The Mystery of Abdominal Migraines
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When the topic of migraine headaches comes up, most people think of episodic and sometimes severe headaches. For the parents of 1 to 4 percent of children, however, migraines can take a different and distressing form. These children cope with severe and occasional episodes of stomach-area distress, nausea, and vomiting that are known as abdominal migraines.
According to the American Migraine Foundation, abdominal migraines typically appear around the age of 7 and affect more girls than boys. They often resolve by the late teenage years, although some individuals will continue to experience them later in life.
What are the symptoms of abdominal migraines?
Children who experience abdominal migraines may have migraine headaches, as well. The Migraine Trust says that 7 out of 10 people with abdominal migraines have a current or previous migraine headache.
Head pain is usually not a symptom when abdominal migraines occur.
The pain of an abdominal migraine episode often begins around the belly button and progresses to loss of appetite, vomiting, nausea, and a pale appearance.
“These episodes can be quite severe and debilitating,” says Morgan Allyn Sendzischew Shane, M.D., a gastroenterologist with the University of Miami Health System. “Some patients develop severe cramping or intractable vomiting or diarrhea, which can be awful, but just as quickly as the symptoms come on, they can resolve with or without intervention.”
What triggers abdominal migraine?
There often aren’t clear triggers for the condition. This means an abdominal migraine attack may seem to strike without warning.
“Some patients have triggers that are similar to their headache triggers — too little sleep, other illness, environmental or food triggers — however, many have no identifiable trigger,” says Dr. Shane.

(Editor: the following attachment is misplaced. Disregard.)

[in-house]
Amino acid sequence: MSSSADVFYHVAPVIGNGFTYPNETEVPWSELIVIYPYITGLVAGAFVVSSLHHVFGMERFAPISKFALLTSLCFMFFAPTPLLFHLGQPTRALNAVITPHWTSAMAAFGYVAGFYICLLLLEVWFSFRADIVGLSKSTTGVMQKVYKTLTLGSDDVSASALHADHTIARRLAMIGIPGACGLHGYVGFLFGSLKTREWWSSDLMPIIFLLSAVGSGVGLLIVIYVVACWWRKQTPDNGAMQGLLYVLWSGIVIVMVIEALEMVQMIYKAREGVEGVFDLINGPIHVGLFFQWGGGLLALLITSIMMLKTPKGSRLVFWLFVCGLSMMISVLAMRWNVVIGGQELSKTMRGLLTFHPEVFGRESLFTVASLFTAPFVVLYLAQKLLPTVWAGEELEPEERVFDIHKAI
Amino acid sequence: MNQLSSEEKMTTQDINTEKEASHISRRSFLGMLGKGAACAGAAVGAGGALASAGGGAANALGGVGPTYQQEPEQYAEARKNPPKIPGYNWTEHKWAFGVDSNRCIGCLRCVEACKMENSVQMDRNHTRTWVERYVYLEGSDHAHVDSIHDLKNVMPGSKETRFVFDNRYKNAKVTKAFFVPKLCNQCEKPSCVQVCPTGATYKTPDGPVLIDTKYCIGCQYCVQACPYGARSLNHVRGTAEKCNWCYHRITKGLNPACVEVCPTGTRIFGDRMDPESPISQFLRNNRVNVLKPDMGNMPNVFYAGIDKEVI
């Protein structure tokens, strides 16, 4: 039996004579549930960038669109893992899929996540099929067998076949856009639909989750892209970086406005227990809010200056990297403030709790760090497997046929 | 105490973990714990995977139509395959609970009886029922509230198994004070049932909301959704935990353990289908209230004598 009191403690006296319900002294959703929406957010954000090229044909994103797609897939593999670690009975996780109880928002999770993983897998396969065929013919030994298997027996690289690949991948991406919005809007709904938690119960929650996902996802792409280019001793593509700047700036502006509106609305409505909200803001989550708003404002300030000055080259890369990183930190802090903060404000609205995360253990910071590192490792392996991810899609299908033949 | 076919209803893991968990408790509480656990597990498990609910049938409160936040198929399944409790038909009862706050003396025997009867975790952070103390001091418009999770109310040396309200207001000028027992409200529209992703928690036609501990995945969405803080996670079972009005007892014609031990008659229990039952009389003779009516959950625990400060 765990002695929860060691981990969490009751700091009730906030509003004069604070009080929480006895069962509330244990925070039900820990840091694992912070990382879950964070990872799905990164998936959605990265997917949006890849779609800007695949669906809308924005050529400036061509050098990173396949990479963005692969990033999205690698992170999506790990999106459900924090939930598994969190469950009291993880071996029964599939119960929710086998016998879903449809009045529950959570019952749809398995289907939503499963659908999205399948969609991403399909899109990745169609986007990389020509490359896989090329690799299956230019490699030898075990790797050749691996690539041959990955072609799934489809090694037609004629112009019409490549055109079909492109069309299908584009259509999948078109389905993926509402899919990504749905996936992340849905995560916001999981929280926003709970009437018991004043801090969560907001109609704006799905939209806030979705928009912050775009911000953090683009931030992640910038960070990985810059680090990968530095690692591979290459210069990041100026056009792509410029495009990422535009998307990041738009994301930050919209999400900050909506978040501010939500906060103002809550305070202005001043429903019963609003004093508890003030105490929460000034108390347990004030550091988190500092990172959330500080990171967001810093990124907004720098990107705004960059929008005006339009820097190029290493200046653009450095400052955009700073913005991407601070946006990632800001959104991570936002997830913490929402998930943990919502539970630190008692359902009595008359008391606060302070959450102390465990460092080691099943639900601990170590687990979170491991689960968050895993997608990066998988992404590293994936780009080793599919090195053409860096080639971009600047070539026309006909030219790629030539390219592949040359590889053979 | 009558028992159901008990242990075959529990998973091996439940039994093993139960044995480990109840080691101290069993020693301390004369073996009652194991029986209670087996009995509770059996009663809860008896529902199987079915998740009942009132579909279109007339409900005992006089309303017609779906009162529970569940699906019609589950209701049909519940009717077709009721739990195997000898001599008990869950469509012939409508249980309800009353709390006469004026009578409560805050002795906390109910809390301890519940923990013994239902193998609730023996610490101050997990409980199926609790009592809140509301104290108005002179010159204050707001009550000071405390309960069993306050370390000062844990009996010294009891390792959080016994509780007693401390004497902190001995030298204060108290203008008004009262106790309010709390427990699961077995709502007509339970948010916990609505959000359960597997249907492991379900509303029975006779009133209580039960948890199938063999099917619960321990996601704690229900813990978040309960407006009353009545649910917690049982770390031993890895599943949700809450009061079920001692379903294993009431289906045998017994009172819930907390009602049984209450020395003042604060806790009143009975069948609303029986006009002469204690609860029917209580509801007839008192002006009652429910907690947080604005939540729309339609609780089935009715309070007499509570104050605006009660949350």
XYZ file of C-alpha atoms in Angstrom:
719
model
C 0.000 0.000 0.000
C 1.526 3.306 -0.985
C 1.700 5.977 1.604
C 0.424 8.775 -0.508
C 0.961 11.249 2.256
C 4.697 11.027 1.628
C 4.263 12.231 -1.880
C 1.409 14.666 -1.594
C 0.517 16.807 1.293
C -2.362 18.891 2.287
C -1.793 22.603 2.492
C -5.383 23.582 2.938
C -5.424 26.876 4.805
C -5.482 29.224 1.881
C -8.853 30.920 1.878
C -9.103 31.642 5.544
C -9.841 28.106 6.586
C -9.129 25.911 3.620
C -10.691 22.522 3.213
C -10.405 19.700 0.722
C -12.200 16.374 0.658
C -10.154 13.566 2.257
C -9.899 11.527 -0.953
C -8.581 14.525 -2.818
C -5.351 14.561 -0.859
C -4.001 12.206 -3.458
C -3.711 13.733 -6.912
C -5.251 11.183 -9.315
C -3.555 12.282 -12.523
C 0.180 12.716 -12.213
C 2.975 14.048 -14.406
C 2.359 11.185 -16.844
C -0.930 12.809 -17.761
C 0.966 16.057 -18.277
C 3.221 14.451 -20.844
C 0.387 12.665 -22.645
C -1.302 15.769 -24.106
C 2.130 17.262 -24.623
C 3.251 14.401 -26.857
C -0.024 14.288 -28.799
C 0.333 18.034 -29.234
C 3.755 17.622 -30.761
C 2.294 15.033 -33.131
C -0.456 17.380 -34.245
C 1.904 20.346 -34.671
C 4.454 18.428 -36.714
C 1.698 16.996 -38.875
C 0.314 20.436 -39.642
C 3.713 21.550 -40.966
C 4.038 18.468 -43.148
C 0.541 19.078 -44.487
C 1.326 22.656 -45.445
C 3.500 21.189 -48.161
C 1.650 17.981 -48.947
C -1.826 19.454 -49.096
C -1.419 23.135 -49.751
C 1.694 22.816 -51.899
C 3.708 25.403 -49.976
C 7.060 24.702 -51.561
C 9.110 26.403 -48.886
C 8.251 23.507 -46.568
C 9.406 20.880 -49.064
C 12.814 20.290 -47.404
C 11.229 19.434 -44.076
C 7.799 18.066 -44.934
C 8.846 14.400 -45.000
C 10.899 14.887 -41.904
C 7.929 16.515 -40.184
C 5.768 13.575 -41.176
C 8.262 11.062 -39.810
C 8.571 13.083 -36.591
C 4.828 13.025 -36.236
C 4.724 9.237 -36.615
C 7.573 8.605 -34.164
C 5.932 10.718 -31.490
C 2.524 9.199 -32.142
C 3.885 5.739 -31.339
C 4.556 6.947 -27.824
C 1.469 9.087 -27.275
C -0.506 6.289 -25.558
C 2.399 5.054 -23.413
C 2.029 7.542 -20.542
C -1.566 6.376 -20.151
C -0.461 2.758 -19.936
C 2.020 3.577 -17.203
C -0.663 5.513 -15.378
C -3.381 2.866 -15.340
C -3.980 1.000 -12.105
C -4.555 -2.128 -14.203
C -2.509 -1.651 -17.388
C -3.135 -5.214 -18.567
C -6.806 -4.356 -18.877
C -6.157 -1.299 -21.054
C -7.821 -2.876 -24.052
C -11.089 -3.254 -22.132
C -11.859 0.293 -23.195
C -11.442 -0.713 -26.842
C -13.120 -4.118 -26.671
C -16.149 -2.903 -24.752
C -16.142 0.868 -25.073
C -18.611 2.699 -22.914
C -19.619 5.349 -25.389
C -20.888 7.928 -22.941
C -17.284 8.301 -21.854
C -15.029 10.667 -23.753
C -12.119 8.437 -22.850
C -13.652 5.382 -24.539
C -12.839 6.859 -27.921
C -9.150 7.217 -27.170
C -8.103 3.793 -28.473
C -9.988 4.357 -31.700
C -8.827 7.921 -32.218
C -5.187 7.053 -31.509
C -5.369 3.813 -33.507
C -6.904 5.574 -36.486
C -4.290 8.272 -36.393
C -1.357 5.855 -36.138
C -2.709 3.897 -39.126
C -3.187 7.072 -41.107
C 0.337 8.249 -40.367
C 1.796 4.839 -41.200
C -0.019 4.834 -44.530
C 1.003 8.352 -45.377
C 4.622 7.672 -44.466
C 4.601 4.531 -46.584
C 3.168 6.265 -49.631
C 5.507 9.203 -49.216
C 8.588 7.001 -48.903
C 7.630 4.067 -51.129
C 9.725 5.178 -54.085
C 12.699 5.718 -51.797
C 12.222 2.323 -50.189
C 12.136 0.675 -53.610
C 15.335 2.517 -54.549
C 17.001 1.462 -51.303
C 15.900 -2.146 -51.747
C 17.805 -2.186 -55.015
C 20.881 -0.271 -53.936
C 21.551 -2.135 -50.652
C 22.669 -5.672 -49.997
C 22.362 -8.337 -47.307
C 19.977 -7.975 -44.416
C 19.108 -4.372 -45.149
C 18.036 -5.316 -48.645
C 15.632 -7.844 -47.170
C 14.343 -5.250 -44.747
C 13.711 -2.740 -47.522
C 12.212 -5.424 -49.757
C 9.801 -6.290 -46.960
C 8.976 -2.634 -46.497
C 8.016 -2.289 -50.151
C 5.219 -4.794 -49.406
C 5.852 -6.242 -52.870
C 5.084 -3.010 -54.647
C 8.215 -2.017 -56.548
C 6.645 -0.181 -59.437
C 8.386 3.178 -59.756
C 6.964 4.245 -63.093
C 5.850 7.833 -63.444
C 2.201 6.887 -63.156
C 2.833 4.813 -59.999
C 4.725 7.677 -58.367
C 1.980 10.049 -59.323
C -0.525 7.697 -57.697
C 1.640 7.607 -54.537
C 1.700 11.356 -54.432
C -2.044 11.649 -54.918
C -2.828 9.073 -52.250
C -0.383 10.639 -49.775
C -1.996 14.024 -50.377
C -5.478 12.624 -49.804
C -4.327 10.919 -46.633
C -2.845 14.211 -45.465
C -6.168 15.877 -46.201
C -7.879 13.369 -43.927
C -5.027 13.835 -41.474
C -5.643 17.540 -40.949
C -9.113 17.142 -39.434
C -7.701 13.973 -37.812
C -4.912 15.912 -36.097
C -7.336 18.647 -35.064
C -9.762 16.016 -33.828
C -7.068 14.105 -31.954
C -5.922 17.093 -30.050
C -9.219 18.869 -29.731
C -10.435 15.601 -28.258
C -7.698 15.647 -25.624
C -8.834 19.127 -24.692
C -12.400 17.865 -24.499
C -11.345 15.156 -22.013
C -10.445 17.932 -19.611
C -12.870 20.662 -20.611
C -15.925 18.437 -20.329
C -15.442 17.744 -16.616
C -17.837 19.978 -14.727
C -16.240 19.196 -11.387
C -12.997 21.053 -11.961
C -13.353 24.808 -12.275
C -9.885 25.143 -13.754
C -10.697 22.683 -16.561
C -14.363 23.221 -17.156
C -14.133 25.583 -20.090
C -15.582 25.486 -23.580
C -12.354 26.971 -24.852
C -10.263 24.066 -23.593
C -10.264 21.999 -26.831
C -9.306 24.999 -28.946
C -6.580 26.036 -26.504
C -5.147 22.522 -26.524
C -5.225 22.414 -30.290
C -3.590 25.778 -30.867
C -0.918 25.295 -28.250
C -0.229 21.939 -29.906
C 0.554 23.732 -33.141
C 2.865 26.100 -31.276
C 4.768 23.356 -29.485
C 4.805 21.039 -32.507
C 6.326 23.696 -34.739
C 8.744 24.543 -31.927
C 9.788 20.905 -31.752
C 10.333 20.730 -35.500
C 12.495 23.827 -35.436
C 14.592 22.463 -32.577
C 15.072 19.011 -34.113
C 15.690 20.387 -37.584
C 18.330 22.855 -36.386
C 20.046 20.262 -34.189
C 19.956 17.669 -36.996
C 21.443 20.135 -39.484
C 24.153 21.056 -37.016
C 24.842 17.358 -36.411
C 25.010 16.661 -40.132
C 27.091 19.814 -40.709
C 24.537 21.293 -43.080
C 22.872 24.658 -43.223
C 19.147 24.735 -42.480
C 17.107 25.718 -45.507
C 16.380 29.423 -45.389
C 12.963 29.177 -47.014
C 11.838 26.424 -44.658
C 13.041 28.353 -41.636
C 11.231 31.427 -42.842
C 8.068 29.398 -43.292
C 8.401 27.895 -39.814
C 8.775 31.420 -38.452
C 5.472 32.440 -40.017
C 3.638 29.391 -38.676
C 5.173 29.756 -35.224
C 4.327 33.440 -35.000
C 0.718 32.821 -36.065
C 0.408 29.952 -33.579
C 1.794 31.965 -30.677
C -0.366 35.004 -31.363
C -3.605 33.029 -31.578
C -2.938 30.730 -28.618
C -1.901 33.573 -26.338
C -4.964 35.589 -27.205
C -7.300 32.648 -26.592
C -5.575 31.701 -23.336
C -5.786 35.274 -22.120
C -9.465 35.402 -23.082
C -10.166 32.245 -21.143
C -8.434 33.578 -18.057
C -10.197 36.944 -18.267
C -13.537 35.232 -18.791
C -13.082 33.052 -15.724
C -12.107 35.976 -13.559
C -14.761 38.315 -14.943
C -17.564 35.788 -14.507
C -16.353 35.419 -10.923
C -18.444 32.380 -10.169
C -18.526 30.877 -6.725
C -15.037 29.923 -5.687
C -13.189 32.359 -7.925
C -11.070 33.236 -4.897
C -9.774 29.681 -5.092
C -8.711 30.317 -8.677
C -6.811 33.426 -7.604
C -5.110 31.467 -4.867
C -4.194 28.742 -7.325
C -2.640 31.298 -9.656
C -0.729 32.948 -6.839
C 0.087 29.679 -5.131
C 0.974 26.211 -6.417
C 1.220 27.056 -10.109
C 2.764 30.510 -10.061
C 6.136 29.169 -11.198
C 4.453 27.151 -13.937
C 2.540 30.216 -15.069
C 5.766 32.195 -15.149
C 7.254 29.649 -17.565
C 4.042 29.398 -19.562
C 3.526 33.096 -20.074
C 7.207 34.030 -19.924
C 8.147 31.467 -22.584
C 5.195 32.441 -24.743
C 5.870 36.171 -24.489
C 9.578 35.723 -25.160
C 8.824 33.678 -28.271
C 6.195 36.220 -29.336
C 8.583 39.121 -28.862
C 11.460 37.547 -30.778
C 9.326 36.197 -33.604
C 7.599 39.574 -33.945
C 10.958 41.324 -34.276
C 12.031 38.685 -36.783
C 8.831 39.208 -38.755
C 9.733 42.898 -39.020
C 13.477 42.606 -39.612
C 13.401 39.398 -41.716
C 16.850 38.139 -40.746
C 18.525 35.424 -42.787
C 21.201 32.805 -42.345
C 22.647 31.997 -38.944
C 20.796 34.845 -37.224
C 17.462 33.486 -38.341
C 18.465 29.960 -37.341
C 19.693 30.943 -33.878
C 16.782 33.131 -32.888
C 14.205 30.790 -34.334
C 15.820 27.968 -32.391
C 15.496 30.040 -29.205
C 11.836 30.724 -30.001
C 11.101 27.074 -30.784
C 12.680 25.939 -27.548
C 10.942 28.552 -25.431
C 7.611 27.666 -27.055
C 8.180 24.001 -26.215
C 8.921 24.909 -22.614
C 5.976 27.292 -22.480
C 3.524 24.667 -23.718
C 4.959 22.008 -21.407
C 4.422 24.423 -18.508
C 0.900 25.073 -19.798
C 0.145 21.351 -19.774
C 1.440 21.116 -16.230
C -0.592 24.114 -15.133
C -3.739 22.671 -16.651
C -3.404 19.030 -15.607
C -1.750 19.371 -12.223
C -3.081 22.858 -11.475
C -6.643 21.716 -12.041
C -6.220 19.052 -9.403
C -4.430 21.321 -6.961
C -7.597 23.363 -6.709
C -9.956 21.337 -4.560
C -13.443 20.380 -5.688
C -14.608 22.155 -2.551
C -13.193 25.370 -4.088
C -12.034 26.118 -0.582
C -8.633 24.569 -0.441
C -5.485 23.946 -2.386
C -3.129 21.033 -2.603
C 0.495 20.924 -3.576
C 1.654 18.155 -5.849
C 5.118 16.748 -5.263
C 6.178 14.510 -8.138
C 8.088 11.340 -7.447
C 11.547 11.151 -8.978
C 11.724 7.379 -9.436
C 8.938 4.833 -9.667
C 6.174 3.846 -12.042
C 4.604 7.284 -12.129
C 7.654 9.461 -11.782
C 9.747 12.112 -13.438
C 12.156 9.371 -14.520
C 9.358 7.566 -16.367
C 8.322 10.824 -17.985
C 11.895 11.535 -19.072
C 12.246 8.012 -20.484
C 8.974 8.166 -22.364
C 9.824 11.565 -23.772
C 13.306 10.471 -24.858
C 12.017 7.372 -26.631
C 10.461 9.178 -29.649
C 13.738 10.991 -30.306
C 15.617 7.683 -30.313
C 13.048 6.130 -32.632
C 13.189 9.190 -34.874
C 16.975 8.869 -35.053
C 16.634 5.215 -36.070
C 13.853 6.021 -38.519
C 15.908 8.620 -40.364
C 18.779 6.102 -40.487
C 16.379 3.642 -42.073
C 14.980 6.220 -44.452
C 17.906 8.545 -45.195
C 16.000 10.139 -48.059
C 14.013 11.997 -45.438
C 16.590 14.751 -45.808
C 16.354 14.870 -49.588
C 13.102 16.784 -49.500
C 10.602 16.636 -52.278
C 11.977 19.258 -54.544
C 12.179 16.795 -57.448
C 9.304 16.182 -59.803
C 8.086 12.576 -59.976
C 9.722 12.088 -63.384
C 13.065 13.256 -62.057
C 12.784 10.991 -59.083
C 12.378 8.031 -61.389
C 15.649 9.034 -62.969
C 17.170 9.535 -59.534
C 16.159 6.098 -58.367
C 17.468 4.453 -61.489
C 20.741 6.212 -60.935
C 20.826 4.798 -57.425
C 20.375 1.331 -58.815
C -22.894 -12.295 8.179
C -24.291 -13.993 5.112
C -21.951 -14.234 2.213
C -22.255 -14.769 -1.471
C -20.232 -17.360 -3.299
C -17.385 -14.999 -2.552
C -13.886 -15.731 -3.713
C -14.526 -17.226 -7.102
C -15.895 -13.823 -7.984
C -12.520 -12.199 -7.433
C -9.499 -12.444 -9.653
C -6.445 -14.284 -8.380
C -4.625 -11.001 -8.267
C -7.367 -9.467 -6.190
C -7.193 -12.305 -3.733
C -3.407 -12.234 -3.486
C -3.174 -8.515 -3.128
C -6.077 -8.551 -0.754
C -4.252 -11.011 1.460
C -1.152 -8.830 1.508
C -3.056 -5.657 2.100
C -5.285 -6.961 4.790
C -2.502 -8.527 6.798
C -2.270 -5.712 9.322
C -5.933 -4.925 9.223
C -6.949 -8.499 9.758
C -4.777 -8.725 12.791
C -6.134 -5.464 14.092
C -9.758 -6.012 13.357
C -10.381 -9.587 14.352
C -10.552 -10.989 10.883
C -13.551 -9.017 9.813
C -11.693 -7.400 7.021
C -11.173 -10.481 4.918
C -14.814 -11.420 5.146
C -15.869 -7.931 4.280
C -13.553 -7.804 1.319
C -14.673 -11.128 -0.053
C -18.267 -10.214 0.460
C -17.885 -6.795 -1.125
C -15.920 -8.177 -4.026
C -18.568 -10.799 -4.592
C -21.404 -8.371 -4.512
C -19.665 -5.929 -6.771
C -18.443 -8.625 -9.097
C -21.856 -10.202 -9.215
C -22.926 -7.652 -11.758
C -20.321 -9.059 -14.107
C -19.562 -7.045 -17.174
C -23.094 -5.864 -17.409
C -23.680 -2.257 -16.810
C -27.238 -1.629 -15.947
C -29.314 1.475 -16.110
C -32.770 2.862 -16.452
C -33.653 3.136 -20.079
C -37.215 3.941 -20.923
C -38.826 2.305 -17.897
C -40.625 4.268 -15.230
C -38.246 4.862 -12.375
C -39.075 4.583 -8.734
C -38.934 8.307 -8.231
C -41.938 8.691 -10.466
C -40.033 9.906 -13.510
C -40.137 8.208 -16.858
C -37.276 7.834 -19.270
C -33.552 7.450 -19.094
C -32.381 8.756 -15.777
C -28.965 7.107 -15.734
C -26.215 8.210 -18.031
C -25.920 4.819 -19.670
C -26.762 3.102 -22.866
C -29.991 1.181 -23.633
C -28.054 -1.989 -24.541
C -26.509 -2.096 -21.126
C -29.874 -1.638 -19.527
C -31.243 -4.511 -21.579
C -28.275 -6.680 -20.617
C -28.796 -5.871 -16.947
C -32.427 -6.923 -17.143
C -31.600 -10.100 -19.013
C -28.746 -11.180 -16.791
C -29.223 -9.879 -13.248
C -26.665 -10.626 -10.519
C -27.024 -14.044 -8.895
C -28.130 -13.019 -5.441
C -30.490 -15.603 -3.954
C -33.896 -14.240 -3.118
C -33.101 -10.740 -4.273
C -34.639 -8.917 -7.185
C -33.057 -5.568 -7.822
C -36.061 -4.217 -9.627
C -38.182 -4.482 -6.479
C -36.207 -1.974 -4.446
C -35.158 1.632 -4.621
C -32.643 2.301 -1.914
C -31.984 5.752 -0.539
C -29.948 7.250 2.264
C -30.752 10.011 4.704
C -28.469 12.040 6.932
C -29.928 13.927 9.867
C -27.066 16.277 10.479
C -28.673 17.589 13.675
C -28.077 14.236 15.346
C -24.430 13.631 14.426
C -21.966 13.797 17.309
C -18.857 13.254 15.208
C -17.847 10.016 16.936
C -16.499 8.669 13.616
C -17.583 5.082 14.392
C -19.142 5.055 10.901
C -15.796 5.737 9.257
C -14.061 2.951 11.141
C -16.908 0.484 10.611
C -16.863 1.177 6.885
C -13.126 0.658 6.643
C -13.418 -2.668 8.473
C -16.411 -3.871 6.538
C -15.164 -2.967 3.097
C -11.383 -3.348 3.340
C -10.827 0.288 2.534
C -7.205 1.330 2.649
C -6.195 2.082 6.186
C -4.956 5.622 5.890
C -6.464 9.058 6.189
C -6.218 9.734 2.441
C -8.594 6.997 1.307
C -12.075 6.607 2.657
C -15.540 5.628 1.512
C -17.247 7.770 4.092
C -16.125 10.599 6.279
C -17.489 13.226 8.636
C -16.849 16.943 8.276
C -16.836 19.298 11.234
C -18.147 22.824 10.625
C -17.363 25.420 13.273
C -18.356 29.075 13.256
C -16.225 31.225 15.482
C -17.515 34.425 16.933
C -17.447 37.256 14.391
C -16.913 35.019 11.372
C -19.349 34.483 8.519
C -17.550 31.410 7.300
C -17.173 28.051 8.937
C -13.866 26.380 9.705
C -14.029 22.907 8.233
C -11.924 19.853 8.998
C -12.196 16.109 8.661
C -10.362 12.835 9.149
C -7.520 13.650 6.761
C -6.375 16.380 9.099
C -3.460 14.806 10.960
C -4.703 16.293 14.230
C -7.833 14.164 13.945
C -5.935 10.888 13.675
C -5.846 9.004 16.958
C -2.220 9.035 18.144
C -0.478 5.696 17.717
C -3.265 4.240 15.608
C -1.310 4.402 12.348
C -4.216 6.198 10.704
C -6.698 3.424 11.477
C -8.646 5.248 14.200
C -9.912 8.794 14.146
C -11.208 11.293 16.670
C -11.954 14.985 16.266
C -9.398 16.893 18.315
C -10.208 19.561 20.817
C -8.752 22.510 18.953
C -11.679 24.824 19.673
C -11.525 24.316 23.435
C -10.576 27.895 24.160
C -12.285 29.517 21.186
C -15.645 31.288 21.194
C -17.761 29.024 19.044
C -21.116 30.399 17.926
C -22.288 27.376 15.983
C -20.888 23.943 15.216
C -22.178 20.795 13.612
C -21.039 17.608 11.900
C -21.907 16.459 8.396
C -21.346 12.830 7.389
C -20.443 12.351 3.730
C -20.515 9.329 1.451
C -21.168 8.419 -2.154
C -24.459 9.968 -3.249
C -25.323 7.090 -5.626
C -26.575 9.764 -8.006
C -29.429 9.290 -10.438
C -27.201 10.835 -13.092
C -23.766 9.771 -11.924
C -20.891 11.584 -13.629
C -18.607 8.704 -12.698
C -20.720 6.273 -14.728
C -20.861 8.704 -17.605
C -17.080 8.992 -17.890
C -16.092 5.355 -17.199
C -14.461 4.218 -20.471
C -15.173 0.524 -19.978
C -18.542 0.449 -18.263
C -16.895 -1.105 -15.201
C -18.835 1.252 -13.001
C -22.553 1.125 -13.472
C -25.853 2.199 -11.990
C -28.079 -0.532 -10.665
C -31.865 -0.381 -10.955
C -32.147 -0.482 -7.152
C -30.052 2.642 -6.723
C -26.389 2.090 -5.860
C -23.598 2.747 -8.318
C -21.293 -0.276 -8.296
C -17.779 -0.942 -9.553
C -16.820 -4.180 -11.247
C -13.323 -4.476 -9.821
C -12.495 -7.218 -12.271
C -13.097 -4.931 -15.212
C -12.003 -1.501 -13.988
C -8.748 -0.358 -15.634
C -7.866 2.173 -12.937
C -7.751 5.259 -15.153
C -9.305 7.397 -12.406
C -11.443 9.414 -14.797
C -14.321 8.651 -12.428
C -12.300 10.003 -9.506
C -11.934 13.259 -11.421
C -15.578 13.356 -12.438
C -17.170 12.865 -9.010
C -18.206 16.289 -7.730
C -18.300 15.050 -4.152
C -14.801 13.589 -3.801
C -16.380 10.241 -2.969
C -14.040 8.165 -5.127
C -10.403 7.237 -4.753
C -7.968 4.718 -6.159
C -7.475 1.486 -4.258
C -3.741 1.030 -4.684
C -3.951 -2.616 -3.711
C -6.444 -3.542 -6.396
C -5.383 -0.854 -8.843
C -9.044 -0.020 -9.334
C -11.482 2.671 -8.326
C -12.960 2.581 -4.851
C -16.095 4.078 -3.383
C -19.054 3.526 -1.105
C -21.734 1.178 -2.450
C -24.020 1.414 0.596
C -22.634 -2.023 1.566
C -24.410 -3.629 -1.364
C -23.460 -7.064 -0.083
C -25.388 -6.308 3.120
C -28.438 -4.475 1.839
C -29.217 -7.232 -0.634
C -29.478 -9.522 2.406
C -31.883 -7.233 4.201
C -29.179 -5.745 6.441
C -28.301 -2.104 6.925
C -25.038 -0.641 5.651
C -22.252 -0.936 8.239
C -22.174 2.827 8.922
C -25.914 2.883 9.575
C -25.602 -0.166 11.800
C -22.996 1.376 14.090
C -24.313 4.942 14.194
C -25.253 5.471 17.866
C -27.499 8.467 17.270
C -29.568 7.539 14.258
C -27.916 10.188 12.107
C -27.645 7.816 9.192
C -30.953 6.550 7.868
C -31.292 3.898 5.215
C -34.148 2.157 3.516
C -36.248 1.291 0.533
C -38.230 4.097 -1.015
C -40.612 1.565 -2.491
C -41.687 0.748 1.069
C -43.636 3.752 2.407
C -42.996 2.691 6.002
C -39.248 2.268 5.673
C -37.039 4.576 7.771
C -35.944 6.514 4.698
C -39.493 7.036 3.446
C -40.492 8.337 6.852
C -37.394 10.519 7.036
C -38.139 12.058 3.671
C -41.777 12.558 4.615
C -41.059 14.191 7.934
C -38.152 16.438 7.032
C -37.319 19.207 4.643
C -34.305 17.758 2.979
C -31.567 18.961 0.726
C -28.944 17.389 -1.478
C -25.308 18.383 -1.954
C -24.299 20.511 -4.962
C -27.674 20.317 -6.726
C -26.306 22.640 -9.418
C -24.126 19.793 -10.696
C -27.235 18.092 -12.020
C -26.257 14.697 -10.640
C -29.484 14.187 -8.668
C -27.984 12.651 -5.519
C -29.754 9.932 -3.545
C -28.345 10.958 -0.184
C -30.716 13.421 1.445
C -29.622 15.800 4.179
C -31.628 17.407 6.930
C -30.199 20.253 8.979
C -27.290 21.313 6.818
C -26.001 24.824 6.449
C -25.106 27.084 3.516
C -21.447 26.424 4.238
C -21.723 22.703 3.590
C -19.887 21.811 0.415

“Some women experience more around their menstruation (similar to many with migraine history), but this is not an absolute rule.”
Since abdominal migraines present with symptoms in the abdomen rather than the head, they can be tricky to diagnose.
This type of migraine typically occurs in children, who often have trouble describing their symptoms and how they feel. You can understand why abdominal migraines can be difficult for doctors to diagnose. In fact, the American Migraine Foundation reports that the average length of time it takes to get an abdominal migraine diagnosis after first experiencing symptoms is two years.
“The key to diagnosis is obtaining a good history and asking detailed questions about symptom complexity, frequency of symptoms, and symptom-free periods. This can really help clinch the diagnosis,” says Dr. Shane. “There are no specific tests that confirm this diagnosis, but testing can be done to rule out other illnesses that can sometimes present similarly.”
How do you treat an abdominal migraine?
The good news is once a diagnosis is made, doctors can help formulate a treatment plan to address symptoms as they arise and minimize the severity of future abdominal migraine attacks. The primary treatment approach is to reduce the severity of symptoms such as nausea, vomiting, or abdominal cramping with the appropriate medication.
“Once a diagnosis has been established, patients who can recognize the onset of symptoms early may be prescribed medications that stop the progression, similar to those used in migraines,” says Dr. Shane.
“The key is to recognize symptoms early and kind of ‘nip it in the bud.’”
Wyatt Myers is a regular contributor for UHealth’s news service.